October 1, 2020
Town of Sullivan’s Island
2056 Middle Street
Sullivan’s Island, SC 29482
Re: Comments regarding the Town’s consideration of settlement agreement for Bluestein et al vs. Town of Sullivan’s Island at a Special Meeting on October 2, 2020
Dear Mr. Mayor and Members of Council:
The Coastal Conservation League appreciates the opportunity to submit comments for the record regarding the proposed settlement agreement for Bluestein et al vs. Town of Sullivan’s Island that is being considered at a Special Meeting on October 2, 2020.
The Conservation League has over 100 members and activists who live within the Town and we work with many other residents who frequently contact us about various interests and concerns regarding the environment and quality of life that make Sullivan’s Island so special.
We respectfully urge Town Council to oppose the proposed settlement agreement and to not entertain any conclusion on the matter until the issue has received proper public engagement that can only occur after COVID-19 restrictions are lifted. At the bare minimum, because many residents of Sullivan’s Island were not made aware of this meeting until an article in the Post & Courier that appeared on September 30, 2020, we recommend that Council delay any action for at least several weeks.
The terms proposed in the settlement agreement are in conflict with the Accreted Land Management Plan that was presented to the public earlier this year. This plan, developed by experts and funded by the Town, included recommendations that sought to strike a balance between the ecological integrity of the forest and coastal adaptation strategies. The settlement agreement’s terms propose a much more aggressive cutting strategy that does not maximize native plant and animal diversity.
The terms proposed in the settlement agreement were not developed by maritime forest management experts such as those the Town has already retained to develop a management plan. It is not in the interest of Sullivan’s Island as a whole to concede to a few without proper maritime forest management expertise involved when the entire island will be impacted by decisions made in the forest as they pertain to ecological health, resilience, and character of the island.
The proper state and federal regulatory agencies should be consulted before a settlement agreement is approved. As outlined in the proposed Accreted Land Management Plan, there may be other jurisdictional considerations regarding wetlands or wildlife present that must first be evaluated by authorities not mentioned in the settlement agreement and the terms outlined should be thoroughly reviewed by these experts prior to approval of any terms.
The process for consideration of the proposed settlement agreement is rushed and inconsistent with the process laid forth by the Accreted Land Management Plan. The town appeared to slow down the public review process of the Accreted Land Management Plan because COVID-19 restrictions prevented meaningful community engagement – a decision the Conservation League fully supports and appreciates. Considering a potential settlement agreement before it, too, receives the same public engagement and review is procedurally inconsistent and problematic.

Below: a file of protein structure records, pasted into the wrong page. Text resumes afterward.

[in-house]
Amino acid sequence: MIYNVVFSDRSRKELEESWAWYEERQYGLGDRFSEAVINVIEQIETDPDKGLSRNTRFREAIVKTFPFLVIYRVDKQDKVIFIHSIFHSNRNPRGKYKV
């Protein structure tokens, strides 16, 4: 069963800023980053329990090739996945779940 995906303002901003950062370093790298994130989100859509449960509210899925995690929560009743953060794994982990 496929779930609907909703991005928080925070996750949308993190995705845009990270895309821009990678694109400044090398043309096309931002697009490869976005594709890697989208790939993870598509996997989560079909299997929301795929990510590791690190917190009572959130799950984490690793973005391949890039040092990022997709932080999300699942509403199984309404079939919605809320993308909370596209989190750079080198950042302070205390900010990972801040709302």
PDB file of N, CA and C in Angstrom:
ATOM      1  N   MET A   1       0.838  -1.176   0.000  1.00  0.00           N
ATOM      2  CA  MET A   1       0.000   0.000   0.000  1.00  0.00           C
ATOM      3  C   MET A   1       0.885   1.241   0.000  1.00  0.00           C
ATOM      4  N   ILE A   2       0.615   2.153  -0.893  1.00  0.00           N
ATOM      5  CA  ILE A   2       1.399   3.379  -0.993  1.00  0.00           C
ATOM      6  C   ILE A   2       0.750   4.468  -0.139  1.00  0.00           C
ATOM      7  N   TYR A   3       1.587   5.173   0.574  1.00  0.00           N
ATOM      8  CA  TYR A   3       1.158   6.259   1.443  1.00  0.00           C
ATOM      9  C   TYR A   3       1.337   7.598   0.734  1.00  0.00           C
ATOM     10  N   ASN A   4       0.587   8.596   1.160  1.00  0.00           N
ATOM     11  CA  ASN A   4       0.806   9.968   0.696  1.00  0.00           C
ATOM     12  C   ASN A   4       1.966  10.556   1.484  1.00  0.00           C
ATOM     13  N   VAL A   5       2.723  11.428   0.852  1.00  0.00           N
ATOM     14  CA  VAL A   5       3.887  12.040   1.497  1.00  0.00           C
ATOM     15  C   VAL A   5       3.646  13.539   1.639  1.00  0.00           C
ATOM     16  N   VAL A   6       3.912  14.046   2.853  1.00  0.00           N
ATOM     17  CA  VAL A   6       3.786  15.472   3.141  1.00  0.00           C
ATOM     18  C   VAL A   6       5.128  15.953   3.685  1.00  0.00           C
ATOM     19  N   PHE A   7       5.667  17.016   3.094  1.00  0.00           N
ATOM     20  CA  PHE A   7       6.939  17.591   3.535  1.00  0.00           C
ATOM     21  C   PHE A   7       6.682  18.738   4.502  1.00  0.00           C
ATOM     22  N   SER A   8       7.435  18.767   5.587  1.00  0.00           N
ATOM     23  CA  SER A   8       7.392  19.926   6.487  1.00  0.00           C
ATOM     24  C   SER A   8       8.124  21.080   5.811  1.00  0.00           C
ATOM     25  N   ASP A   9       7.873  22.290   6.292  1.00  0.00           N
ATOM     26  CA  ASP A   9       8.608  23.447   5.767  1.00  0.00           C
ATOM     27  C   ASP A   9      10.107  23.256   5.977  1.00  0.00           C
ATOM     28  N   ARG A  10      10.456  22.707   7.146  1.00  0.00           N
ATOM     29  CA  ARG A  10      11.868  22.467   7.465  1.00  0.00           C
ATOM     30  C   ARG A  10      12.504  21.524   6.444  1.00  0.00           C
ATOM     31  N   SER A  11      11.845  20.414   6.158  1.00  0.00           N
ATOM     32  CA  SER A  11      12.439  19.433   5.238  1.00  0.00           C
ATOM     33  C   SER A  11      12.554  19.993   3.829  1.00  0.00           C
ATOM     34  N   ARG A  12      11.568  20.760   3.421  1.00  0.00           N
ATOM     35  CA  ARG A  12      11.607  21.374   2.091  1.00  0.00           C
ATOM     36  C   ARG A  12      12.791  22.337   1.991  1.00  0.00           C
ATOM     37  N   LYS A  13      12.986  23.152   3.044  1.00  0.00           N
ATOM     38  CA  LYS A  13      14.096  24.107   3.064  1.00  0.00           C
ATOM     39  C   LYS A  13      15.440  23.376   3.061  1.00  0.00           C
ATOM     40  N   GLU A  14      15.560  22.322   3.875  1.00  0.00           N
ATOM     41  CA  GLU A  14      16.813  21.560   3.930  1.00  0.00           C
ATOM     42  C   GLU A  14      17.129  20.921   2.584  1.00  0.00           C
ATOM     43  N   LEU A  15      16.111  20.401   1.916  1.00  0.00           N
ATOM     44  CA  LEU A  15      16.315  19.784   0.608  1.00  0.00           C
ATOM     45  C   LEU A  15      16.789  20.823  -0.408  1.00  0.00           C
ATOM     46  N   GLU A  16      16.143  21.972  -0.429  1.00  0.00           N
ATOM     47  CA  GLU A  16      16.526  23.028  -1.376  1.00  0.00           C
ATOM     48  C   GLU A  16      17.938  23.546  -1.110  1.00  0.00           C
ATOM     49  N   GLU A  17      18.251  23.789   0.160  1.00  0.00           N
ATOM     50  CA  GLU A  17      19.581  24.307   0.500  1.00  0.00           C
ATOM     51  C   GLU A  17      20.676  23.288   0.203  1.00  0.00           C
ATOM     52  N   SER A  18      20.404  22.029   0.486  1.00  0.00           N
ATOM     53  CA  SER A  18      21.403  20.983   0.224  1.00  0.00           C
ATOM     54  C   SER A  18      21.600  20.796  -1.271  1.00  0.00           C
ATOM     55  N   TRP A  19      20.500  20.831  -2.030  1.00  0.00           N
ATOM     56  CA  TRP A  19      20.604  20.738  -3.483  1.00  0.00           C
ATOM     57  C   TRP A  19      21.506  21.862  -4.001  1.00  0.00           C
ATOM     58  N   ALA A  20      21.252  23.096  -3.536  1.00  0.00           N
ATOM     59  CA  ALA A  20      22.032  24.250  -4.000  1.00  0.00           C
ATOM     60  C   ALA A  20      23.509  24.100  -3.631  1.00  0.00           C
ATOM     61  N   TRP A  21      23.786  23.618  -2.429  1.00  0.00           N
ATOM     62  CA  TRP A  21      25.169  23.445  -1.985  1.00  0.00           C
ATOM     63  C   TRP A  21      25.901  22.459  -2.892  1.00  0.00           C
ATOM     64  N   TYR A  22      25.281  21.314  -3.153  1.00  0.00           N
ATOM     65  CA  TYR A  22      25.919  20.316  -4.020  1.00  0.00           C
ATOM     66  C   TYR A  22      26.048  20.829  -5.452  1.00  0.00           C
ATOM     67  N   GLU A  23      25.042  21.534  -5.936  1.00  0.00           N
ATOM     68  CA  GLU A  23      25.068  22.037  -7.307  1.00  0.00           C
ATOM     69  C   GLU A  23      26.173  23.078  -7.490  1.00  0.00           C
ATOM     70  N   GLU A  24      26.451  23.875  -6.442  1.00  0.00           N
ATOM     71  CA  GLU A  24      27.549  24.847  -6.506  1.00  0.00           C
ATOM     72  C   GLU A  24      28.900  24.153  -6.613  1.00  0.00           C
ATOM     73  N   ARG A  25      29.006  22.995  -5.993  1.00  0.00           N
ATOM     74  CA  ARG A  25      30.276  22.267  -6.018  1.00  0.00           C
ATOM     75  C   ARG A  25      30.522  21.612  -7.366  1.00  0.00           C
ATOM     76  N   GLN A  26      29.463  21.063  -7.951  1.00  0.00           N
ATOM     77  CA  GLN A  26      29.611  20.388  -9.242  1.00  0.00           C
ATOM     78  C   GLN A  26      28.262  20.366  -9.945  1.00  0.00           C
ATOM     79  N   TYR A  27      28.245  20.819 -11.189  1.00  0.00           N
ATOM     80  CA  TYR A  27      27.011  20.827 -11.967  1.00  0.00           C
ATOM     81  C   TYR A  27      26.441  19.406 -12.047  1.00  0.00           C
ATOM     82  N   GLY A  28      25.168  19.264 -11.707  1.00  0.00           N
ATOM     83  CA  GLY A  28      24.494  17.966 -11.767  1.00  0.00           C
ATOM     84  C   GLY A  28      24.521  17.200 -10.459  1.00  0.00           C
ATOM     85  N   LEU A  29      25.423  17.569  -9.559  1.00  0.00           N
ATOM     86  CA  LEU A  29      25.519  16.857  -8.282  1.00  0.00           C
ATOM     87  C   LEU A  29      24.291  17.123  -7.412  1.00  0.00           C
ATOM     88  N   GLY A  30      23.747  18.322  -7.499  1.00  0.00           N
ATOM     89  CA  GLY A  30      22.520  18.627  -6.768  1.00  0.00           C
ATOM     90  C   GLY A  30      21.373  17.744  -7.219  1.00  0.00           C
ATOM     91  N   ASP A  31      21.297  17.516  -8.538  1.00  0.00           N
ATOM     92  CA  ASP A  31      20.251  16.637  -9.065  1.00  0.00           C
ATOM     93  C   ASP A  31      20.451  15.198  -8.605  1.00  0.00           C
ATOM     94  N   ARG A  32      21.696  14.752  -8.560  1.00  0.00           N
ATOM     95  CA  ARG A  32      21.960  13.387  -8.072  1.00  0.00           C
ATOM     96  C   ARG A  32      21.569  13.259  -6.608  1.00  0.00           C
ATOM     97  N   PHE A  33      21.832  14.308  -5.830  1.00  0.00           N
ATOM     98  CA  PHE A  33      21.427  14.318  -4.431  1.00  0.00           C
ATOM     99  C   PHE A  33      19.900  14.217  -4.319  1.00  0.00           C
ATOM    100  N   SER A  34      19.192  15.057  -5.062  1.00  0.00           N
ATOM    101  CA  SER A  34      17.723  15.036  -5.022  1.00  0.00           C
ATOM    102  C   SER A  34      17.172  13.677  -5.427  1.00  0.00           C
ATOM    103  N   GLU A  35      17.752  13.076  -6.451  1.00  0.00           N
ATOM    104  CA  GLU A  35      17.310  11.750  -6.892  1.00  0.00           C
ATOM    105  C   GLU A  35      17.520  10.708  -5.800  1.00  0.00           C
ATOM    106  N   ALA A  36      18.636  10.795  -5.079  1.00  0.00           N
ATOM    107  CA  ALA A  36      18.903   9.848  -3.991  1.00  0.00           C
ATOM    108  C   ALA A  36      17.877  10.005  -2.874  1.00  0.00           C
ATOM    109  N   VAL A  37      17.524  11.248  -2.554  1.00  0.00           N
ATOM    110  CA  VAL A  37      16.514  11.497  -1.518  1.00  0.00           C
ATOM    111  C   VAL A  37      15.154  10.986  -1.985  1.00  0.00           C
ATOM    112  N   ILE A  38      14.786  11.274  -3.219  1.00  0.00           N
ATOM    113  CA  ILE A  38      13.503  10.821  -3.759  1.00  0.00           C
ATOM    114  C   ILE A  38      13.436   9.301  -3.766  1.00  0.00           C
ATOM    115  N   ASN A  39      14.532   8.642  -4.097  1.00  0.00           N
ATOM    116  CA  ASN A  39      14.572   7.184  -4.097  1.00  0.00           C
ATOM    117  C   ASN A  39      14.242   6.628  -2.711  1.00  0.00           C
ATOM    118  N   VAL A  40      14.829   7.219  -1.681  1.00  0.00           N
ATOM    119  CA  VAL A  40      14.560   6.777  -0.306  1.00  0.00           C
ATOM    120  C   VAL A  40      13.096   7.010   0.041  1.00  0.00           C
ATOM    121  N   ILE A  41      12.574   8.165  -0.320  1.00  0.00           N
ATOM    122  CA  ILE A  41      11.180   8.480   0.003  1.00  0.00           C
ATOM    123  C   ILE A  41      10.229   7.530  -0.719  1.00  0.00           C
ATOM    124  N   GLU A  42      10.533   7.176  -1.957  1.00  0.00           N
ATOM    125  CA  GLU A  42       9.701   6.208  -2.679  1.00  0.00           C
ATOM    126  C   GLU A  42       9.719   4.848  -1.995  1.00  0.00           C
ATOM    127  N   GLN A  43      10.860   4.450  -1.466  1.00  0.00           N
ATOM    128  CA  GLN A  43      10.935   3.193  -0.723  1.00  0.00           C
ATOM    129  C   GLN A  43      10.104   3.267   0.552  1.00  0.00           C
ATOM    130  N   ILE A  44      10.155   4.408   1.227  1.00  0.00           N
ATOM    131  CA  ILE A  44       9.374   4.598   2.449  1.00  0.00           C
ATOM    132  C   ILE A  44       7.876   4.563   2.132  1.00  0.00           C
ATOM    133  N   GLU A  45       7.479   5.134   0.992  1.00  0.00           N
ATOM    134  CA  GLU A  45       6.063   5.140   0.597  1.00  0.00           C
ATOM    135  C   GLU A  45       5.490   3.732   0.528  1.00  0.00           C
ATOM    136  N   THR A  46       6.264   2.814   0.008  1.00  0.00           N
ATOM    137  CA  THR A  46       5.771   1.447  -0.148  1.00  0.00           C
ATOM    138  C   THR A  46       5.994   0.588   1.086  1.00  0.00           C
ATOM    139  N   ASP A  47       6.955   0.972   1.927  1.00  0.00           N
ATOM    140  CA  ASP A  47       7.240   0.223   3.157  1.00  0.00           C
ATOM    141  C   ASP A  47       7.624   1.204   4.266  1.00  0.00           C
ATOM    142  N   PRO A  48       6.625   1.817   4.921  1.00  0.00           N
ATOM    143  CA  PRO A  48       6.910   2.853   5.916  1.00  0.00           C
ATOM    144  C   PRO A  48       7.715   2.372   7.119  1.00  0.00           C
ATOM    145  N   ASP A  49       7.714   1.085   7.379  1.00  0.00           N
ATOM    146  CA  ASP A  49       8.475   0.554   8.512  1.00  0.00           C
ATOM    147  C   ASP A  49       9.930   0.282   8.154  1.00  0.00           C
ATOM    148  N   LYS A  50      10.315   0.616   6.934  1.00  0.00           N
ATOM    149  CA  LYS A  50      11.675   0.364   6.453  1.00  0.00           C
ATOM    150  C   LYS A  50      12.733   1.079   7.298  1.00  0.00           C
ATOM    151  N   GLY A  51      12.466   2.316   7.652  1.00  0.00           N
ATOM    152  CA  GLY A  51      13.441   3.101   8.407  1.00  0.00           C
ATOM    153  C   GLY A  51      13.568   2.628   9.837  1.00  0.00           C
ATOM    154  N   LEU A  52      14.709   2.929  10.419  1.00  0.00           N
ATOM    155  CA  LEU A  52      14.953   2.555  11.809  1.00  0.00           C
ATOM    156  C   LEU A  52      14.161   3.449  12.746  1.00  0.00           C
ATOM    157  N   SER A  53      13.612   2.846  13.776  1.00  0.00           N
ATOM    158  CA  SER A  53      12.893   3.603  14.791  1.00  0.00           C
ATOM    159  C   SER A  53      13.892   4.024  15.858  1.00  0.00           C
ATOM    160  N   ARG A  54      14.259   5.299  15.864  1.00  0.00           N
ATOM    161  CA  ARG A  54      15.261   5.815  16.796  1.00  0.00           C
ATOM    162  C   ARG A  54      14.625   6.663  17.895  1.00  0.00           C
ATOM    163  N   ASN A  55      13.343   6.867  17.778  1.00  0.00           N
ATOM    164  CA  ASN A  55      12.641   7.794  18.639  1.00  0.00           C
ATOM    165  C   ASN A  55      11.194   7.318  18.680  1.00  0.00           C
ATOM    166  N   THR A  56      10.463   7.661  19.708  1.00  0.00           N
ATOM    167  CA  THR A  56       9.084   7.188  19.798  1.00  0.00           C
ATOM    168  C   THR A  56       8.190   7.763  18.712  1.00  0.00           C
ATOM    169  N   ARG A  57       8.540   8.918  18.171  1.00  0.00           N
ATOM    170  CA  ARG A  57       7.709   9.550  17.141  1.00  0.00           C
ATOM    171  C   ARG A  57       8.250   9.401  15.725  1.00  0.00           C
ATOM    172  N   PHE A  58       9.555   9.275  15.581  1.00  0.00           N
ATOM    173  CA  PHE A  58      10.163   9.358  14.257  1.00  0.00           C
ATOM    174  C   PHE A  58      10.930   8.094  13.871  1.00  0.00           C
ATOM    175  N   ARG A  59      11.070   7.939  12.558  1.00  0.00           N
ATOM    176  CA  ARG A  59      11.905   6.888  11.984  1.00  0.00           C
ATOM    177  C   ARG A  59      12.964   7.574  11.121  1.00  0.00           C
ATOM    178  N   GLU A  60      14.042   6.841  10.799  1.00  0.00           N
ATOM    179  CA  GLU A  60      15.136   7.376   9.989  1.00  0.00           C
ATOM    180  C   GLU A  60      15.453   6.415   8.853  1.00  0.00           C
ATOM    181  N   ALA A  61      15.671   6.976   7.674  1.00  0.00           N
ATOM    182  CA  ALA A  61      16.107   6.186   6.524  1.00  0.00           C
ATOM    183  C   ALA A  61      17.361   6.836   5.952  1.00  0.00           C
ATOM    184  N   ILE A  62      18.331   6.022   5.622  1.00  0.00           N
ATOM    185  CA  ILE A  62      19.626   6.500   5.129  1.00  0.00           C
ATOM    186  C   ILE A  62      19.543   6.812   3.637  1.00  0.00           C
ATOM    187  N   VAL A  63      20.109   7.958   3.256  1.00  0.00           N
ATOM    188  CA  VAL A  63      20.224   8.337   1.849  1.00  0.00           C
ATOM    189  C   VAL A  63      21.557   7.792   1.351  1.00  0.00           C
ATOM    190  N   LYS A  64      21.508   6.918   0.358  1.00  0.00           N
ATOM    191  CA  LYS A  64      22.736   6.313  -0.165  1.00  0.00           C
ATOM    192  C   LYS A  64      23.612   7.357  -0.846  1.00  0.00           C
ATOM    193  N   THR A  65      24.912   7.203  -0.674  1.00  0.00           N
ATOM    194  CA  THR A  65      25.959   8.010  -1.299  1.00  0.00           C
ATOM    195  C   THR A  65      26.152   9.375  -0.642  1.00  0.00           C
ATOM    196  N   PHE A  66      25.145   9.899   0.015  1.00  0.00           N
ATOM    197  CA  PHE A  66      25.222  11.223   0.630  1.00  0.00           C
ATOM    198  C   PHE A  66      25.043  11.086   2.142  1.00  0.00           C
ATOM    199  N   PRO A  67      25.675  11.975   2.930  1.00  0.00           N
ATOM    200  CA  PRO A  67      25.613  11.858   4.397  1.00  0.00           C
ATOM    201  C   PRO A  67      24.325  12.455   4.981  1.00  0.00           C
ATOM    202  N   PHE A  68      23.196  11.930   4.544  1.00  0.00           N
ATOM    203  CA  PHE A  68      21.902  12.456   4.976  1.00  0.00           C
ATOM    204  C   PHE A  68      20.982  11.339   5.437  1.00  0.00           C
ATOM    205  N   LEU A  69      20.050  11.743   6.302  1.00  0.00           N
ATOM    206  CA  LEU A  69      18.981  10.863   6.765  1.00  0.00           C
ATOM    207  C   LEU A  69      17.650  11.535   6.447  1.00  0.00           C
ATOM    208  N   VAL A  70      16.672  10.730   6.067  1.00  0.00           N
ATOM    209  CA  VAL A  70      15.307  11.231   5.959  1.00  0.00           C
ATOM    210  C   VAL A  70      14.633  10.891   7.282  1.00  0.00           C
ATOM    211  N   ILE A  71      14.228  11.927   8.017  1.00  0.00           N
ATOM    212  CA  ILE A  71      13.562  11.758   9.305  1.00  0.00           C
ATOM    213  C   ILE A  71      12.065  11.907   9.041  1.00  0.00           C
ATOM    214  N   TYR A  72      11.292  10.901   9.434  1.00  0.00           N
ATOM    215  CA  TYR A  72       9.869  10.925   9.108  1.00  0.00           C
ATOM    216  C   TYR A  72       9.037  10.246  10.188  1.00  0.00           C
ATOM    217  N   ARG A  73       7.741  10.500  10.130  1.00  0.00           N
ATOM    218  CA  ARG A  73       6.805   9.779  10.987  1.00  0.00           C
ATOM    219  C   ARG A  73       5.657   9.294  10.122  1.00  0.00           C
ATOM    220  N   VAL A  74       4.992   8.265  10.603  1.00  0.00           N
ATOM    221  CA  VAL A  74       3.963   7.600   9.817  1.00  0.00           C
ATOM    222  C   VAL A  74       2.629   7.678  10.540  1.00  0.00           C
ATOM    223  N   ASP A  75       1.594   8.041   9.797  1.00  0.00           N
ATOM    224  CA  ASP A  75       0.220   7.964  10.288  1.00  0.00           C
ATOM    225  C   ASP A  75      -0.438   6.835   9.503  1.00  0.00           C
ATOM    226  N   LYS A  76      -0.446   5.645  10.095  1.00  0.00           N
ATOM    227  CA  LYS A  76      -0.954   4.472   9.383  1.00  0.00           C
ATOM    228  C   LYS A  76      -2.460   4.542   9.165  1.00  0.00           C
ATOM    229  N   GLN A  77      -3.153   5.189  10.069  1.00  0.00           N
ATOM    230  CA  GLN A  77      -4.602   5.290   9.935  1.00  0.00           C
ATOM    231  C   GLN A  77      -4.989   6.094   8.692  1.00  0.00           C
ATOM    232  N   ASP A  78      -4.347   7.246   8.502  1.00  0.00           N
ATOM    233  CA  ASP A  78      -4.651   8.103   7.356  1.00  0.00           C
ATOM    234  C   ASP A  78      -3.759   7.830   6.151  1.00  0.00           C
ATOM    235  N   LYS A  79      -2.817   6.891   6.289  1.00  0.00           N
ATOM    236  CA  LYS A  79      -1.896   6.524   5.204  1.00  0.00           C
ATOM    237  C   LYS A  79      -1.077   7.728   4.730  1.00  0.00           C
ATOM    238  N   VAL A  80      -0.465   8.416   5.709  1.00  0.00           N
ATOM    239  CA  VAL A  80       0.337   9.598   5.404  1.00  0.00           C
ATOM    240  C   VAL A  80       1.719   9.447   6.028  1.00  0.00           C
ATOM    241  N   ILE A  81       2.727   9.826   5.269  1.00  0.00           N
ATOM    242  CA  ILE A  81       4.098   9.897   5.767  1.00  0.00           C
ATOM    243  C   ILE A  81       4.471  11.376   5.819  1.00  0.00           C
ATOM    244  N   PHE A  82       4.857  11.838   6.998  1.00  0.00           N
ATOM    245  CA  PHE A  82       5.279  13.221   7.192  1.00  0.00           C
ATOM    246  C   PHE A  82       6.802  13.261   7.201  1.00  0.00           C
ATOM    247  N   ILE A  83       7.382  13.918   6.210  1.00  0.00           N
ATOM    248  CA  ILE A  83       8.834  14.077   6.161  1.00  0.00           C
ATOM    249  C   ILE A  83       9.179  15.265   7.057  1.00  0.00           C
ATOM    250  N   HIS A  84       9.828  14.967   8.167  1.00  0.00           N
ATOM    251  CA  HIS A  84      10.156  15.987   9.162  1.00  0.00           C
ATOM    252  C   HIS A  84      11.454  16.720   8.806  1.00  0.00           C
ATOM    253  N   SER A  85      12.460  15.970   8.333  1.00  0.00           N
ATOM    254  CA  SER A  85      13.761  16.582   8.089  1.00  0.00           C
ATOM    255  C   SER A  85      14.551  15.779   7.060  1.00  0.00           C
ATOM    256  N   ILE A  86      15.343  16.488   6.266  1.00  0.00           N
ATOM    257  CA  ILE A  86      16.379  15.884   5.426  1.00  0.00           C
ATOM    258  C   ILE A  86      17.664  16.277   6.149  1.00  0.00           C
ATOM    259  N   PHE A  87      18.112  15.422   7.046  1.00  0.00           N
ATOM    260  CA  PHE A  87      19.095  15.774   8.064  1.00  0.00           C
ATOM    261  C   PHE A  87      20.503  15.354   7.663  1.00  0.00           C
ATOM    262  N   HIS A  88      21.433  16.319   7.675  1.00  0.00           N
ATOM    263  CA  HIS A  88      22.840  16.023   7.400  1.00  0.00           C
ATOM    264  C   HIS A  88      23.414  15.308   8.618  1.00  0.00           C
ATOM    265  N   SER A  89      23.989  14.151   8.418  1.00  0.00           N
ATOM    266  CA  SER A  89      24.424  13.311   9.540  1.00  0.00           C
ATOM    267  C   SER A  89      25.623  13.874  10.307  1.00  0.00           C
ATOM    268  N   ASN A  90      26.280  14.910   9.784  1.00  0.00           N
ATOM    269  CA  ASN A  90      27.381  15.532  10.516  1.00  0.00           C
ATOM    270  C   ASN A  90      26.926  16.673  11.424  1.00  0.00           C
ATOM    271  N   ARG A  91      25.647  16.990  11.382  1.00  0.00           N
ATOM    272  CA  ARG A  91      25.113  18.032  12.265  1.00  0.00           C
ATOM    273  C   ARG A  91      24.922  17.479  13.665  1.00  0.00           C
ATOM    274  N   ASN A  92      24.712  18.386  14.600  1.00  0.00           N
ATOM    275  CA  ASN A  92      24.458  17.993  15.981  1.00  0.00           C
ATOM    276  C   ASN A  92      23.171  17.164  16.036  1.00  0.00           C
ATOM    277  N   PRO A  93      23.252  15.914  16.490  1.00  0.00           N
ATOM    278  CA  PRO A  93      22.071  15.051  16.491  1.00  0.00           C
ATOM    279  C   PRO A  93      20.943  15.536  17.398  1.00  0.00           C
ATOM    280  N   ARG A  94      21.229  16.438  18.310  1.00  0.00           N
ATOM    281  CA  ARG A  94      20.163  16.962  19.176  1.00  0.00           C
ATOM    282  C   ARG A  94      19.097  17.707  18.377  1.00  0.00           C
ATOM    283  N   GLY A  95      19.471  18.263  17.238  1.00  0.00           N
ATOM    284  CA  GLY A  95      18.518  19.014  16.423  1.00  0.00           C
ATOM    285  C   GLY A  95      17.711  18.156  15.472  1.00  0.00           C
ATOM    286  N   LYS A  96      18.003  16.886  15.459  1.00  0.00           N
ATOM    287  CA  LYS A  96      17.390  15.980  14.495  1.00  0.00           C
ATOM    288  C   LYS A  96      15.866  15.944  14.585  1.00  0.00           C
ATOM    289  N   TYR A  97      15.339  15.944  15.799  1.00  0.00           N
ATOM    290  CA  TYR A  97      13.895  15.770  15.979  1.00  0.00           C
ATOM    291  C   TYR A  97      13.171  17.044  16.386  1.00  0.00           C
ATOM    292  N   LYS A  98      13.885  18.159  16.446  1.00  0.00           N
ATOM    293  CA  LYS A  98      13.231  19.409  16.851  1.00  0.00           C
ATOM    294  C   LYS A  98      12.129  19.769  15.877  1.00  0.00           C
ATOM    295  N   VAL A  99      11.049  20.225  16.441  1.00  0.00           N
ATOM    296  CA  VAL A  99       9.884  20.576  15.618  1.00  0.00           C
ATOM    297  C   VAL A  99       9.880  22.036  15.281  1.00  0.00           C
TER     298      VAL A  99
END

Proper public engagement is constrained by COVID-19 restrictions. We would stress the need for all elected officials throughout South Carolina to consider the time in which we are living. Deciding the outcome of an issue with such a long and controversial history during this period with such little notice to the community is deeply troubling. Furthermore, attempting to provide the opportunity for public comment and engagement through a virtual platform with an extremely limited amount of time allowed per speaker is also not in the best interest of Council’s relationship with the community.
We ask that Town Council oppose the proposed settlement agreement for all of the aforementioned reasons and to not come to any conclusion on the matter that would result in changes to the maritime forest until thorough in-person public engagement that can only occur after COVID-19 restrictions are lifted. Again, at the bare minimum, due to lack of public awareness of this meeting being scheduled, we recommend that Council delay any action for an appropriate period of time.
While this litigation may only involve a small group of property owners and the Town, the outcome of it will undoubtedly impact the entire community, shape the future of the island, and have long-lasting consequences for Council’s relationship with the residents of Sullivan’s Island.
Land, Water & Wildlife Program Director
Coastal Conservation League